Adina Giannelli is one of my favorite bloggers. She started the ferociously wrenching , unsentimental, and poignant blog Today for Talya shortly after the death of her infant daughter. Last year she wrote this Mother’s Day guest post for me, in which she described her experience as a childless mother in the midst of a seemingly endless sea of mothers with babies. This year she wrote another Mother’s Day guest post, but from a different perspective: as the mother of a 5-month-old son, and still, Talya.
Mother’s Day 2011 was the first after my daughter’s Talya’s death. At her father’s insistence, we spent the day together in Vermont, a kind yet misguided attempt to distract me from the pain of my own reality. It was a nice idea, but because there are mothers in Vermont, and because many of these women were celebrating the holiday, I found no geographic cure, no relief.
Instead, I observed the pleasures of the day, open celebrations of maternity, families together and evidently happy. It was a hard day. I felt voyeuristic and a bit strange.
I saw, in other women and their children, what I knew I would never experience with Talya. Behind dark sunglasses, I watched attractive young mothers with their toddlers, sweetly clad in seersucker jackets and Laura Ashley dresses. I eavesdropped on adult daughter and mother duos, turned to something resembling peers, lunching, shopping, laughing through city streets, taking in the world. I spied on aging retirees caring for their own elderly mothers, roles reversed, caretaking tables turned.
They seemed to be having a wonderful time, but I was not.
* * *
I don’t have any surviving memories of Mother’s Day from my own childhood. I’m sure we participated in some type of celebratory charade, but I can’t say that I recall its form. The year I turned six I wrote my mother a card, which I still have in a box somewhere. Dear mom, Happy mothers day, I really love you! Love Adina. I don’t remember actually loving her, but I do remember thinking I wanted to be professional card writer when I grew up.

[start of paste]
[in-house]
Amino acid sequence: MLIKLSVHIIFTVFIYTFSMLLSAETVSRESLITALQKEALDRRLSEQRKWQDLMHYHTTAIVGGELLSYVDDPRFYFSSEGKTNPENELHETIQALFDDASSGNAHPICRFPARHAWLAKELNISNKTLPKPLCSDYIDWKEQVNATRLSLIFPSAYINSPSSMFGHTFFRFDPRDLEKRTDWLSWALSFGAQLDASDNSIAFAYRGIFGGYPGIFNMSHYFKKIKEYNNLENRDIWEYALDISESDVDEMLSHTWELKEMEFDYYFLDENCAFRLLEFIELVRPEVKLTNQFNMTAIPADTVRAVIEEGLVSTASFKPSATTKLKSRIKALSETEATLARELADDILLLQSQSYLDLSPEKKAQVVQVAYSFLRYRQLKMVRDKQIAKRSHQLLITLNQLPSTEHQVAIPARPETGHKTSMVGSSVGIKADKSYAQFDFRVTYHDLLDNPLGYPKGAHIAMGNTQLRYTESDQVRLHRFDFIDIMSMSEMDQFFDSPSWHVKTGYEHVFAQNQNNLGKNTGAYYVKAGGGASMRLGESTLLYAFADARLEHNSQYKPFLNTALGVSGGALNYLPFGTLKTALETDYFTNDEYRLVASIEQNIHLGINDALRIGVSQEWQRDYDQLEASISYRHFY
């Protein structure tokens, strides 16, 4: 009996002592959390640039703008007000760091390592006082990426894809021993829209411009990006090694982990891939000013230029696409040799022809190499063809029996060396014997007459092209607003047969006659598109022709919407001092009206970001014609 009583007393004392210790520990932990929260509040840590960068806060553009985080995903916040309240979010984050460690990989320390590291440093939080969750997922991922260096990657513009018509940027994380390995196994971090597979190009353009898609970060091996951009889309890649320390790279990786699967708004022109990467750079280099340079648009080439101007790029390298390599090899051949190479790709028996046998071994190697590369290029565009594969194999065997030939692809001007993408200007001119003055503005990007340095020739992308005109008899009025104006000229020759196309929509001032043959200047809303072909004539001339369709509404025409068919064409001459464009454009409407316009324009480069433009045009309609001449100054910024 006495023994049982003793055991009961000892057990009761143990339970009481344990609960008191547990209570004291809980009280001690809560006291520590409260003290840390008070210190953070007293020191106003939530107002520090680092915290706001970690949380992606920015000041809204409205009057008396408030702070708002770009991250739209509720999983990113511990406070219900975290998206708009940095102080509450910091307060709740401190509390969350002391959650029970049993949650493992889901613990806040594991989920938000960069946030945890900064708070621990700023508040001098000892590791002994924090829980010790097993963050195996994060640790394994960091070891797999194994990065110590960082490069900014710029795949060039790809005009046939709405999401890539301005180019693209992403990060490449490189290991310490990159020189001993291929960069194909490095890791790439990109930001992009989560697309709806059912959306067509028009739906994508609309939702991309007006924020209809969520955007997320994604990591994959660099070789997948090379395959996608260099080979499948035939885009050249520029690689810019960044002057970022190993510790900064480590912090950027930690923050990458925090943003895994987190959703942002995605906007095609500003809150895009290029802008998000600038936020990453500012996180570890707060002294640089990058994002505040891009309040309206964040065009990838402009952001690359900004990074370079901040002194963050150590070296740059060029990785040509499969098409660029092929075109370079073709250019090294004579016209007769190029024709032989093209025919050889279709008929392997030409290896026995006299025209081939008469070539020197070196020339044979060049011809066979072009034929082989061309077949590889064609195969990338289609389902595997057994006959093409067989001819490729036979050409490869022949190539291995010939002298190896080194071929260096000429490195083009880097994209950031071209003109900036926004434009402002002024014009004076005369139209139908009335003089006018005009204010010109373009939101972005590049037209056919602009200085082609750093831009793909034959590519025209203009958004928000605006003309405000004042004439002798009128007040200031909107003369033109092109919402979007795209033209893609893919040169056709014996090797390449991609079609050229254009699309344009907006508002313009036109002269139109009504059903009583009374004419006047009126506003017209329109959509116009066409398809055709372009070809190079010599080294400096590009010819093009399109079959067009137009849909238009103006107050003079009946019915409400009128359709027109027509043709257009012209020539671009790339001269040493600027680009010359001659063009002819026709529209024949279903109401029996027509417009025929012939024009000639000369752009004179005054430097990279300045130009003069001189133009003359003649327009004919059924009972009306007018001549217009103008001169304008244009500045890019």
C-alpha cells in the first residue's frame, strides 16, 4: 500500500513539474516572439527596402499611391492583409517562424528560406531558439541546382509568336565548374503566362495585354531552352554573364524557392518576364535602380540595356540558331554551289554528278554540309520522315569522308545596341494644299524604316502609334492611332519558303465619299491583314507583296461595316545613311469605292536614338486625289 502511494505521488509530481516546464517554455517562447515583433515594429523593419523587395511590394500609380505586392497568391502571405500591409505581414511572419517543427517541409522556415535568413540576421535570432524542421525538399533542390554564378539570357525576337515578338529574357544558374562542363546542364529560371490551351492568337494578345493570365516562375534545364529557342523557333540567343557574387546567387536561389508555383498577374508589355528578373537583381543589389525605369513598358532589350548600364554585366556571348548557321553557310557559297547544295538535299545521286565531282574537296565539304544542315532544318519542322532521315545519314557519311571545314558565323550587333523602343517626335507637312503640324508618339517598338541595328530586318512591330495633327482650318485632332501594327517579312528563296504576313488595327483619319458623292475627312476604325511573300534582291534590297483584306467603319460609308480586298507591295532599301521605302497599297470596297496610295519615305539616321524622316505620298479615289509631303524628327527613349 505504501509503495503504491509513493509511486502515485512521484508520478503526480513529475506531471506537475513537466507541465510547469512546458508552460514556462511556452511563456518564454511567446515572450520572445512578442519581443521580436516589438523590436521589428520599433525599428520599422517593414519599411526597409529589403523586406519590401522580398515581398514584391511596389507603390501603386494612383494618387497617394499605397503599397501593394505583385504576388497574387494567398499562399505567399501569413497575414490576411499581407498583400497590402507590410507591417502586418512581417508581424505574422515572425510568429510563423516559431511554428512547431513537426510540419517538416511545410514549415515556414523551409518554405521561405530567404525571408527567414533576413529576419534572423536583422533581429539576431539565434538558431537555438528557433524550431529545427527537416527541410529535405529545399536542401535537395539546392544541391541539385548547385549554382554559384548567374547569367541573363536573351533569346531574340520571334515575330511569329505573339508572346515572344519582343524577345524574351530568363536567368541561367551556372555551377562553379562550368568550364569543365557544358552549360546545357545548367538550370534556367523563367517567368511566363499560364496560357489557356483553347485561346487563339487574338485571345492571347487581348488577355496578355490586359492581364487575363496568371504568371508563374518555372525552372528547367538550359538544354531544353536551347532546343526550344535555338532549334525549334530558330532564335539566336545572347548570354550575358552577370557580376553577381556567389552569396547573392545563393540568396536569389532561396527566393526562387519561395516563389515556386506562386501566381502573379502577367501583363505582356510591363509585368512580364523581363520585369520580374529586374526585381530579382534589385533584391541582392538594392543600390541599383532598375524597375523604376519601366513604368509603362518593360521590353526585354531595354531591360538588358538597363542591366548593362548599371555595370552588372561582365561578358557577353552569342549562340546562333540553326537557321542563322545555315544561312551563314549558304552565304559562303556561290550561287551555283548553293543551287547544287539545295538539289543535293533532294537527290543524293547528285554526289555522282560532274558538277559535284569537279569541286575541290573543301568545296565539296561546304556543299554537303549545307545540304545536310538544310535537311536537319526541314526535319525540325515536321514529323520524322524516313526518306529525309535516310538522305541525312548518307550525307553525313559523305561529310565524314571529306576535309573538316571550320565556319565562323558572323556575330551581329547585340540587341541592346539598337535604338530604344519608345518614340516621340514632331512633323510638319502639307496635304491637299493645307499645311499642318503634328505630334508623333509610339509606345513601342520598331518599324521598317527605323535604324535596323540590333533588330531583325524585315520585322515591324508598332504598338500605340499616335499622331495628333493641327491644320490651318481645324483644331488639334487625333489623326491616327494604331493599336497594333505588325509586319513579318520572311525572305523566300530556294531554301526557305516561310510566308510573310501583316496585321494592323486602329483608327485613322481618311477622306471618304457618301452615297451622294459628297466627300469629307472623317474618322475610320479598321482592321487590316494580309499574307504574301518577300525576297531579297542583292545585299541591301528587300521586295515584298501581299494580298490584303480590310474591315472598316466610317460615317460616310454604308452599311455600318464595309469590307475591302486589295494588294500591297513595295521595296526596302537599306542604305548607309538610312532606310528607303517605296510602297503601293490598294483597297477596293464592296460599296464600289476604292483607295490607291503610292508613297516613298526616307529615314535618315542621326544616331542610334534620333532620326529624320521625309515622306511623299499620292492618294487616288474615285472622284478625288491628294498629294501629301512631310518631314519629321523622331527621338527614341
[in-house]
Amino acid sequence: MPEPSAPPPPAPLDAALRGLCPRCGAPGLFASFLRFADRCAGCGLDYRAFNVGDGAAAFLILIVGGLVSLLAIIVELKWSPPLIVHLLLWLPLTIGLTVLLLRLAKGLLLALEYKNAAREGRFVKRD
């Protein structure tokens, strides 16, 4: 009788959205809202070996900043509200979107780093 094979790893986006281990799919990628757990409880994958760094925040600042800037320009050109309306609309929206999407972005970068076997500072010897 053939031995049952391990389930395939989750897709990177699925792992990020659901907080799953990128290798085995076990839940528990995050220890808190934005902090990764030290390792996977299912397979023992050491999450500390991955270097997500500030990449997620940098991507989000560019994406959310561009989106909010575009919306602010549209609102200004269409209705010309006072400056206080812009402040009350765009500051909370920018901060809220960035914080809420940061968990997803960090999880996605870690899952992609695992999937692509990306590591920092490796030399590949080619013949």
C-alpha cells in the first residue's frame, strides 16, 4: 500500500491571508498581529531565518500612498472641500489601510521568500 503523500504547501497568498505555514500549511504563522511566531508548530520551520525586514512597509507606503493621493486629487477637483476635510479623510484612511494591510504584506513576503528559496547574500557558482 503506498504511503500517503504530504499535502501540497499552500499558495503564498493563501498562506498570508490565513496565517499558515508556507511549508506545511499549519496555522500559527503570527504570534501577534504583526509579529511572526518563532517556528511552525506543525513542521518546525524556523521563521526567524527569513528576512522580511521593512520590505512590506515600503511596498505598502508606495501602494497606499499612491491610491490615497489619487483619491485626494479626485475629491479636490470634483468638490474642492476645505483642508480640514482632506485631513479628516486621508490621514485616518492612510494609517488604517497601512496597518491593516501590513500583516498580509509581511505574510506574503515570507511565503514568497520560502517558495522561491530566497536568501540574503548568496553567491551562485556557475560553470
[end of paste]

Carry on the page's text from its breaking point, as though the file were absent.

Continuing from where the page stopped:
As a teenager, emboldened and embittered, I decided that Mother’s Day was a load of crap, and that participating in such an anesthetized, corporate holiday was fatuous, regressive, and something that only a tool of the patriarchy could possibly enjoy. This view carried me through adolescence and early adulthood, and clear into the third trimester of pregnancy with Talya.
In May 2010, hugely pregnant with my daughter, I realized that corporate or not, I actually looked forward to celebrating this holiday. I visualized the year ahead, and imagined Mother’s Day tea with a sweet baby in a yellow dress, inching toward her first birthday. Creating traditions, forging bonds, watching her grow.
Except on Mother’s Day 2011, things were different. Talya had died. I was no more anyone’s mother, and there was nothing to celebrate. There was no baby, no tea, no yellow dress. Watching mothers and their children together seemed like a particularly terrible way to spend the day. I’d expected a high five from life, motherhood, the universe. Instead, I took a chair to the face.
* * *
This year, things have changed. Mother’s Day 2012 is upon us, and I have had a second child, Samuel—who in the Bible is viewed as a seer, a prophet, and if we are to take the meaning of his name literally, proof that G-d has heard.